But Total and oil majors have been under increasing political pressure from the United States and its allies over their activities in Iran amid mounting tensions over Iran's nuclear program, which the U.S. and other countries fear is aimed at building weapons but Tehran insists is for producing nuclear energy. (Total may "appease" the market, according to one trader. See the video)
The standoff heightened Wednesday when Iran test-fired long- and medium-range missiles during war games to show it could retaliate against any U.S. or Israeli attack.
The French foreign minister last year urged Total and national gas giant Gaz de France to refrain from investing in Iran.
"Today we would be taking too much political risk to invest in Iran because people will say, 'Total will do anything for money,"' Chief Executive Christophe de Margerie was quoted by the Financial Times as saying Thursday.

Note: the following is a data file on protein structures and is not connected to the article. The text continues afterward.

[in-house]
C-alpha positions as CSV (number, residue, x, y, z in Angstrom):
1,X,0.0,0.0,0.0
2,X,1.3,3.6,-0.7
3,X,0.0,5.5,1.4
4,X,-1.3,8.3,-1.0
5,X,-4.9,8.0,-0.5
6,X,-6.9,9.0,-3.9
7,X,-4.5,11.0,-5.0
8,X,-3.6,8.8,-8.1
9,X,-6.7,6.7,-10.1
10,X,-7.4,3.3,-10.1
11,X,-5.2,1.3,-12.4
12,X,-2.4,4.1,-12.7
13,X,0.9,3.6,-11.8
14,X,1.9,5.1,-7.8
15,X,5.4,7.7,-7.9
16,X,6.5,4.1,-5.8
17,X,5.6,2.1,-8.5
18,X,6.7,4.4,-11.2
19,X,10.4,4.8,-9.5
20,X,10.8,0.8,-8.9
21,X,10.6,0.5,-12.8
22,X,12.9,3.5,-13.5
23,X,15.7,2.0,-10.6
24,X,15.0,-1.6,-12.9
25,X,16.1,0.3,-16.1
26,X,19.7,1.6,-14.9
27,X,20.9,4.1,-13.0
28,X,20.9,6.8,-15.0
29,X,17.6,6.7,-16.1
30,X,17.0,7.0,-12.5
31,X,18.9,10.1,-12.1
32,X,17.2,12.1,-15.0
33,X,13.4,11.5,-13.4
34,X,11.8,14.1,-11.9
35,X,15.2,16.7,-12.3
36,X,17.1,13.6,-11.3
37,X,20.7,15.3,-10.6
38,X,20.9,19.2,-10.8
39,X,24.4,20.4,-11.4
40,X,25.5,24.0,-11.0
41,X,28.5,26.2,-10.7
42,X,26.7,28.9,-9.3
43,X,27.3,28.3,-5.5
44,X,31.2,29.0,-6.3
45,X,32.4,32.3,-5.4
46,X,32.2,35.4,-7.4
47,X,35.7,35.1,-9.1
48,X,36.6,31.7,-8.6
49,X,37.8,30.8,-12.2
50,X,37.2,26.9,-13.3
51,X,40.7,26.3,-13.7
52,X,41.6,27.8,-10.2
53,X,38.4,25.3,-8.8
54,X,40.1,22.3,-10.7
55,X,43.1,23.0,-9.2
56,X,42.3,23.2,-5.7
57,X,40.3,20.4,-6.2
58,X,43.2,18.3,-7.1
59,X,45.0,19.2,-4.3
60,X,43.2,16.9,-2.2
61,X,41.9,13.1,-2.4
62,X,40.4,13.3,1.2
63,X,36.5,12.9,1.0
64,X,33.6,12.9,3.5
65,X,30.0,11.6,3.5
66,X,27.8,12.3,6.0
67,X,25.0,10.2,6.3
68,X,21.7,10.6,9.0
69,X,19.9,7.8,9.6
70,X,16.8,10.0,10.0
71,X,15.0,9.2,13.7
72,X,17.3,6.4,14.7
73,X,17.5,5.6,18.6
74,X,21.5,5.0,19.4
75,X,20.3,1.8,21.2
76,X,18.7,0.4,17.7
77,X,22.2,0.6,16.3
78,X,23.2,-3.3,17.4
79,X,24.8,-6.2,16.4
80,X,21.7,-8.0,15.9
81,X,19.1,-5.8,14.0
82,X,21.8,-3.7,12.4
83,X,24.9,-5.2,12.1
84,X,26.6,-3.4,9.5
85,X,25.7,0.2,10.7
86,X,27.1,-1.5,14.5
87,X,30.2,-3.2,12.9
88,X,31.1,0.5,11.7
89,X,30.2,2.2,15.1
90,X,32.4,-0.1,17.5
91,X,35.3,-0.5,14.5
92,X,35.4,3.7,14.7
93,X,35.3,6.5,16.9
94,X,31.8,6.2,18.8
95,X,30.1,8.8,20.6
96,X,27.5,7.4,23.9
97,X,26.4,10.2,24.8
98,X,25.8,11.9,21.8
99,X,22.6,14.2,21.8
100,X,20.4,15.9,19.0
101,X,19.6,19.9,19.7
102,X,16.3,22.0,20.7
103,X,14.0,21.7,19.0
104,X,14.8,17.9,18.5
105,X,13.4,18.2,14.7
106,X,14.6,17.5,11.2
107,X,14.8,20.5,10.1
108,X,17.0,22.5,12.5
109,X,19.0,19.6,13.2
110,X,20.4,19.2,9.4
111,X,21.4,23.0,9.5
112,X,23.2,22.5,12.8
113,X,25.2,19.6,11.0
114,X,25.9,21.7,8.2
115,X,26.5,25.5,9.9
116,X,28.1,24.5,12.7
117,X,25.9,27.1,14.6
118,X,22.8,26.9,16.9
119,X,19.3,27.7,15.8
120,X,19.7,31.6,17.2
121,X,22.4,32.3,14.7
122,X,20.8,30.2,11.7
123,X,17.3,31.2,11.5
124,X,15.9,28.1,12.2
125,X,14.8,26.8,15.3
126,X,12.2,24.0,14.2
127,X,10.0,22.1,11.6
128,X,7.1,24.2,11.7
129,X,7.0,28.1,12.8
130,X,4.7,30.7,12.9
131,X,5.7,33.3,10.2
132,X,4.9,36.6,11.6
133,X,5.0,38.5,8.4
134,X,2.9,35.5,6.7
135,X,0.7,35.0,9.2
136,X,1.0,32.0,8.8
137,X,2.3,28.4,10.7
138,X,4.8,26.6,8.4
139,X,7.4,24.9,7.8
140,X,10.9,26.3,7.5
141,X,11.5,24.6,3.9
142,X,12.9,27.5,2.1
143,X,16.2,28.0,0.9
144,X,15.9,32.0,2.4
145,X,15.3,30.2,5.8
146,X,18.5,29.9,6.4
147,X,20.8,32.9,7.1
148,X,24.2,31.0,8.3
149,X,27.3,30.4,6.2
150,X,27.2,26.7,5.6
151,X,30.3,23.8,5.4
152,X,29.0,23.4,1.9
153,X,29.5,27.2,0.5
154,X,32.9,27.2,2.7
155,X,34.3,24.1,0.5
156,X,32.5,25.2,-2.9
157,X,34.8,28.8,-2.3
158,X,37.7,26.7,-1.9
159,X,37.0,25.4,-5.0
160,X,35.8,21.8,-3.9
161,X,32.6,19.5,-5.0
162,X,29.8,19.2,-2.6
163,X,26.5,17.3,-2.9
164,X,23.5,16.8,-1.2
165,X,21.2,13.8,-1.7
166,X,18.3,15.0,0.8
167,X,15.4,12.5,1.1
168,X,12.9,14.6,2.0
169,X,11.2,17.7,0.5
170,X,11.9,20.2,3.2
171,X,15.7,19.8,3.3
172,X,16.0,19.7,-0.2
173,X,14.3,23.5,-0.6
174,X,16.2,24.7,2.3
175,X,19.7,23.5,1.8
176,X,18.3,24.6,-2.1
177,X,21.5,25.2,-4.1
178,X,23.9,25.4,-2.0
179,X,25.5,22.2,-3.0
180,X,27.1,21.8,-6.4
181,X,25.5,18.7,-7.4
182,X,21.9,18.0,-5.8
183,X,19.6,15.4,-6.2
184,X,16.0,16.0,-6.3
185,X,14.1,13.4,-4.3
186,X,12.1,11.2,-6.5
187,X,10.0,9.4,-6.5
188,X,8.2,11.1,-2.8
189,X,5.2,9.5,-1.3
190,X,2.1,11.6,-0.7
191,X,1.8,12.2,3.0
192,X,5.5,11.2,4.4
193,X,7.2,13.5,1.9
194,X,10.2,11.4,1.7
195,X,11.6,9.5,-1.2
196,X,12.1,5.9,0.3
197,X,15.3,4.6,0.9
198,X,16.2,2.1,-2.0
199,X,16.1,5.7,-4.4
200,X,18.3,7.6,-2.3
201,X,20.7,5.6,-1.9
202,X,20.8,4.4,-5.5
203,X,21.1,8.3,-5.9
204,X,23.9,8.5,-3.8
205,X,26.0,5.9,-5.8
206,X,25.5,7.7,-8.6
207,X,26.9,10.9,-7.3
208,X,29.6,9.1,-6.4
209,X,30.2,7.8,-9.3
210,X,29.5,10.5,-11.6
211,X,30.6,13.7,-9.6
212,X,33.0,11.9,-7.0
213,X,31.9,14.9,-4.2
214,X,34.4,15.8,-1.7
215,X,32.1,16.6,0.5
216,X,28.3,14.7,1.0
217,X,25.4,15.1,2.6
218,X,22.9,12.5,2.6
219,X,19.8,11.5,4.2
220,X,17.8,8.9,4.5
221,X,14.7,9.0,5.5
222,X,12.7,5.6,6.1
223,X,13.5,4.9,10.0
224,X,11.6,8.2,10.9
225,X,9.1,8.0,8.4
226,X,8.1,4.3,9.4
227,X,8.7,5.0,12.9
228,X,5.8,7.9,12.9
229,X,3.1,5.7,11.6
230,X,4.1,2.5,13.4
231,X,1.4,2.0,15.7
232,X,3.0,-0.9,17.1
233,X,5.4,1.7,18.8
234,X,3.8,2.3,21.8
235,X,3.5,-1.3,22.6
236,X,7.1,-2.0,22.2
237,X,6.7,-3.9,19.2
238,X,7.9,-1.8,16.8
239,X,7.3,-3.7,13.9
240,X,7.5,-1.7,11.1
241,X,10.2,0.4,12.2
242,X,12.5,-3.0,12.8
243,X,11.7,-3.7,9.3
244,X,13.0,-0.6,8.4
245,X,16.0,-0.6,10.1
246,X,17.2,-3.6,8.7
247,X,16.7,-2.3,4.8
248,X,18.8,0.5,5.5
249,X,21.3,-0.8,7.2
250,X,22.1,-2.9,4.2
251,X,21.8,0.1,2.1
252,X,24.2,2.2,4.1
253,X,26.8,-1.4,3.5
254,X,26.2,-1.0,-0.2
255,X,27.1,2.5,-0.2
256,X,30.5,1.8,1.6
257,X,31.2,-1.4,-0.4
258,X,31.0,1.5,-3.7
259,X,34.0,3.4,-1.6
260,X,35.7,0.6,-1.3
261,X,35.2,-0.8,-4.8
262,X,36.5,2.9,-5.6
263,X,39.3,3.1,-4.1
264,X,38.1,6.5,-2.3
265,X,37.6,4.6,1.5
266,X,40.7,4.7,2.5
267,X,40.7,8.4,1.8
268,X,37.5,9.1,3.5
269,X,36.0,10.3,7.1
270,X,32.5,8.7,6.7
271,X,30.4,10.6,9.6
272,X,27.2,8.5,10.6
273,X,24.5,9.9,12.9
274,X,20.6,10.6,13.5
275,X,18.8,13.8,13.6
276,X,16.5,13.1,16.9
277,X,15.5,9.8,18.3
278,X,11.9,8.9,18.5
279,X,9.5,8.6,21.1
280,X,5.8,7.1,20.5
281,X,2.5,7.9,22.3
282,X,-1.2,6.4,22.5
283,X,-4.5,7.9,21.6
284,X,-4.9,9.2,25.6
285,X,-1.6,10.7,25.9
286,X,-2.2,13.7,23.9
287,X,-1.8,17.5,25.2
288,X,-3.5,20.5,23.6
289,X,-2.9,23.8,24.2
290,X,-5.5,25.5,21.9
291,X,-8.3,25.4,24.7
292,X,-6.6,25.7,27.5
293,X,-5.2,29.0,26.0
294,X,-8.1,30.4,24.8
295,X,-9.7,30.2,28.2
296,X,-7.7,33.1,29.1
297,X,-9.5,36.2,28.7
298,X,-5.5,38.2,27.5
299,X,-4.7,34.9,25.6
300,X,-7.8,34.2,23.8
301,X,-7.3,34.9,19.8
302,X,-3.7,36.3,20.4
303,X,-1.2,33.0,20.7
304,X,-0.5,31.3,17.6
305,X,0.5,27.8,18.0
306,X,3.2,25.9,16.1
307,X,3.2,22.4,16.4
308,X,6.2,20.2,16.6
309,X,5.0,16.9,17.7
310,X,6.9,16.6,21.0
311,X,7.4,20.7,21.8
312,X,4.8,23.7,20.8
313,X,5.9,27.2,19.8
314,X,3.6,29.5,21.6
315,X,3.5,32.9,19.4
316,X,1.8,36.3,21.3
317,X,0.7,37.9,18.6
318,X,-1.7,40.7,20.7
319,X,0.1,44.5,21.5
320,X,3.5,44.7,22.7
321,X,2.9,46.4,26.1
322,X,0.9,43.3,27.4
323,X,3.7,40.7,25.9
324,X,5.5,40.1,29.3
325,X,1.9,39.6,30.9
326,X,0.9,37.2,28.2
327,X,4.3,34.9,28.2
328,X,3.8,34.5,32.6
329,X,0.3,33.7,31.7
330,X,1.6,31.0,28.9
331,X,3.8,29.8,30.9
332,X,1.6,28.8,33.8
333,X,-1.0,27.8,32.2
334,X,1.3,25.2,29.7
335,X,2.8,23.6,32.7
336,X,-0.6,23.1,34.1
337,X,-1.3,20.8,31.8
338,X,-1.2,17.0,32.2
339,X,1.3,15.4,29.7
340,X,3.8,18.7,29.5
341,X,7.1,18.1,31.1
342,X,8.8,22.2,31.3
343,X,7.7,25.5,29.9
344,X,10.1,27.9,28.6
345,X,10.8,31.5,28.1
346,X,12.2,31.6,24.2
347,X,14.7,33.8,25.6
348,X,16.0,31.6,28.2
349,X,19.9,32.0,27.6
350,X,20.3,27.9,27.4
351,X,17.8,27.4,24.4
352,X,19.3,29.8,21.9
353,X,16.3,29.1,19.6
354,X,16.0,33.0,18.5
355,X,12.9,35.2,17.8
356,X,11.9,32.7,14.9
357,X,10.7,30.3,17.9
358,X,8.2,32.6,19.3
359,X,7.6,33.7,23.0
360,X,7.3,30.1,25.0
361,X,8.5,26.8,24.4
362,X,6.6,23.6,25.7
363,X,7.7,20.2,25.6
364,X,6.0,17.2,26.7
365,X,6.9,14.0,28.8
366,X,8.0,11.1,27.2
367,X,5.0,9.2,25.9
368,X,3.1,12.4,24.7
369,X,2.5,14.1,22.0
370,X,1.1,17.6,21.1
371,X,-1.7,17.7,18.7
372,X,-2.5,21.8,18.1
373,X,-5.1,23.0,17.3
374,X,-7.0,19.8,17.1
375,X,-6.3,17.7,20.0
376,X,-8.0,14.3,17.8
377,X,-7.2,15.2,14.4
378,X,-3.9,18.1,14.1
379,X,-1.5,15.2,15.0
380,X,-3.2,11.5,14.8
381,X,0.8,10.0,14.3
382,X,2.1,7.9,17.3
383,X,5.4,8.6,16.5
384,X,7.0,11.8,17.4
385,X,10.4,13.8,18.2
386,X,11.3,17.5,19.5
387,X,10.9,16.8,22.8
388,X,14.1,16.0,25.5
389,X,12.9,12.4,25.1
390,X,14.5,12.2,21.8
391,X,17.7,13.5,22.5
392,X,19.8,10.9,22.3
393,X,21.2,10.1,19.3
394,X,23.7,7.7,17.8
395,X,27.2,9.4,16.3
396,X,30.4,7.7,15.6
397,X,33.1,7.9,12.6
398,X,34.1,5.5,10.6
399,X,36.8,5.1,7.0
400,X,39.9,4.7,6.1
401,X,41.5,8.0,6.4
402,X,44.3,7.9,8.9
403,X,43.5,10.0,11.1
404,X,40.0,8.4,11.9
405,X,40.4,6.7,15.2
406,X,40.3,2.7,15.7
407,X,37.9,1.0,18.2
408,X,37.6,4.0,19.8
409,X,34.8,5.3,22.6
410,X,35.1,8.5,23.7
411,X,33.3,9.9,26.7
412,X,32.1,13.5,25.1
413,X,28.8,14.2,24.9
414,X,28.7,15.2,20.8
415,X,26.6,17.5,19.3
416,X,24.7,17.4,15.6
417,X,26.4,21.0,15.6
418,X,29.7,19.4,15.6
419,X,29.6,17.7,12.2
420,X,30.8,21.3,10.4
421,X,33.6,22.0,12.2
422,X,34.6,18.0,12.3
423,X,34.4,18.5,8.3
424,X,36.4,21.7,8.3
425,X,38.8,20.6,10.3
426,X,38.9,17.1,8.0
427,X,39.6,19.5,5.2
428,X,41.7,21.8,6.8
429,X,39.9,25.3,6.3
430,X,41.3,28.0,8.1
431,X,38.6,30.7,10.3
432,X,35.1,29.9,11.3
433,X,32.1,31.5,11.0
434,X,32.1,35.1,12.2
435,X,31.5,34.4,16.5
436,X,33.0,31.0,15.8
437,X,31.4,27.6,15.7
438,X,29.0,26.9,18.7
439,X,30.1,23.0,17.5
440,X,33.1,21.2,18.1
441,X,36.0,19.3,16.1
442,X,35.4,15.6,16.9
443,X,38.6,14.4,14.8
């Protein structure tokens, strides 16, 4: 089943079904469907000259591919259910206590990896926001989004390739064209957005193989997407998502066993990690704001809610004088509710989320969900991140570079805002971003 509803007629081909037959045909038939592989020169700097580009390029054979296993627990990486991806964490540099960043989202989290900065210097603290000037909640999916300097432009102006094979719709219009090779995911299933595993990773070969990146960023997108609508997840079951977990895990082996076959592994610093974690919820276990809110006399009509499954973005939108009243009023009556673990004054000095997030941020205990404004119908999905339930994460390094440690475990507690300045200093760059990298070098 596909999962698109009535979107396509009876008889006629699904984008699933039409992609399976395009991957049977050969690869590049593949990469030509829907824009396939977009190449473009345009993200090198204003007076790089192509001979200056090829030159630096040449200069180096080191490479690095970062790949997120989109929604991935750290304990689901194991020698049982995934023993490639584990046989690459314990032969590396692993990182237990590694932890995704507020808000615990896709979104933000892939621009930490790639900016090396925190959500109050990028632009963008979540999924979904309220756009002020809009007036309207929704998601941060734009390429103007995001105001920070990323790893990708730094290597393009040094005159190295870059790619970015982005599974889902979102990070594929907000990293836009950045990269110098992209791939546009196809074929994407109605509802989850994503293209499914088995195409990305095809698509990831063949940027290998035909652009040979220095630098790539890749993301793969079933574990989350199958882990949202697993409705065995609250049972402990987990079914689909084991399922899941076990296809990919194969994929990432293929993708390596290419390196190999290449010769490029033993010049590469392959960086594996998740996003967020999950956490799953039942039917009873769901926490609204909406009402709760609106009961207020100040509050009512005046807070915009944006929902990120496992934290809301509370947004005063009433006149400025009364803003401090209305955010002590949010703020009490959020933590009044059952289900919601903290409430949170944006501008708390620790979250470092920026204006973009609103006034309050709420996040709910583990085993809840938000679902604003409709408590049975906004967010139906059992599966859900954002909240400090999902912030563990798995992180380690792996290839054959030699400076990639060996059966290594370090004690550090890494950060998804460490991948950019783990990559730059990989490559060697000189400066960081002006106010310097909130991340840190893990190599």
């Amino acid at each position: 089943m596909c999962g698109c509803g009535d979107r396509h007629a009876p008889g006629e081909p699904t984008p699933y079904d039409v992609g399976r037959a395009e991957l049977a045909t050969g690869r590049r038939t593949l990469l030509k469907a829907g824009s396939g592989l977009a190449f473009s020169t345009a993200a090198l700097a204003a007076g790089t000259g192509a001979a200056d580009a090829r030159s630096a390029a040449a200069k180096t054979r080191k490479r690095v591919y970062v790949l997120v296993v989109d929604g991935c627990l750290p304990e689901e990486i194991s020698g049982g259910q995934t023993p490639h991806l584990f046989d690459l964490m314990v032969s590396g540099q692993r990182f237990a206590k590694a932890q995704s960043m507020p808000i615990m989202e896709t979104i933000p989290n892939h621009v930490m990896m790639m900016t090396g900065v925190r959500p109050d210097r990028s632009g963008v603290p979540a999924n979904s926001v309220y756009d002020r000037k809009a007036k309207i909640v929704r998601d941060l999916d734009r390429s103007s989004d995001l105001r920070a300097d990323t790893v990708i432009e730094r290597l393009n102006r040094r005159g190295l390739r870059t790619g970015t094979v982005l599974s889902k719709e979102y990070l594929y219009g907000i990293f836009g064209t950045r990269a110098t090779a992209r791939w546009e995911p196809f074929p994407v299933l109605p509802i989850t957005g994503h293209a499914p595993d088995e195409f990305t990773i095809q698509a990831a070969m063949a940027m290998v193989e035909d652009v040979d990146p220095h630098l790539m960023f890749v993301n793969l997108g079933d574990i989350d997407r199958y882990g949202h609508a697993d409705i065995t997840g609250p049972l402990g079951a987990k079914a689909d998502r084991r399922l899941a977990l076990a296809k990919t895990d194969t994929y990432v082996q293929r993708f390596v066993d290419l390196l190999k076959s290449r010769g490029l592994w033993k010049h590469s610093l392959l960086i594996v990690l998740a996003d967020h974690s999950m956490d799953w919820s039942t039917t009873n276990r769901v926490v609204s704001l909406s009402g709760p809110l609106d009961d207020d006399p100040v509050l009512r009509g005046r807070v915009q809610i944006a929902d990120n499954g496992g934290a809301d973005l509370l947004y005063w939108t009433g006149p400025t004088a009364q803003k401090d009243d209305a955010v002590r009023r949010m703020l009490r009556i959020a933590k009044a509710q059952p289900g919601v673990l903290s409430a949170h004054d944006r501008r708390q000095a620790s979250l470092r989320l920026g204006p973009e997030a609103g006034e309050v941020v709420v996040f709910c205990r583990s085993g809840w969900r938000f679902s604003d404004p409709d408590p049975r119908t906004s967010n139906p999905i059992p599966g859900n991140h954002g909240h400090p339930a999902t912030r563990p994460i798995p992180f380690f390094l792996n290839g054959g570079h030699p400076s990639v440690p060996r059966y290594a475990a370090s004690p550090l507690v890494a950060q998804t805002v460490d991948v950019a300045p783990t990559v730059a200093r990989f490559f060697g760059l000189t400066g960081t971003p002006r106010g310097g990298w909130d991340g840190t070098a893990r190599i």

Neither the company spokeswoman nor the CEO would say whether Total was pulling out of South Pars or overall investment in Iran.
"Iran remains a priority country in the strategy of Total," Wiler said. "We are still in contact" with Iranian partners, she said.
De Margerie expressed frustration at U.S. pressure on European energy investors in the countries.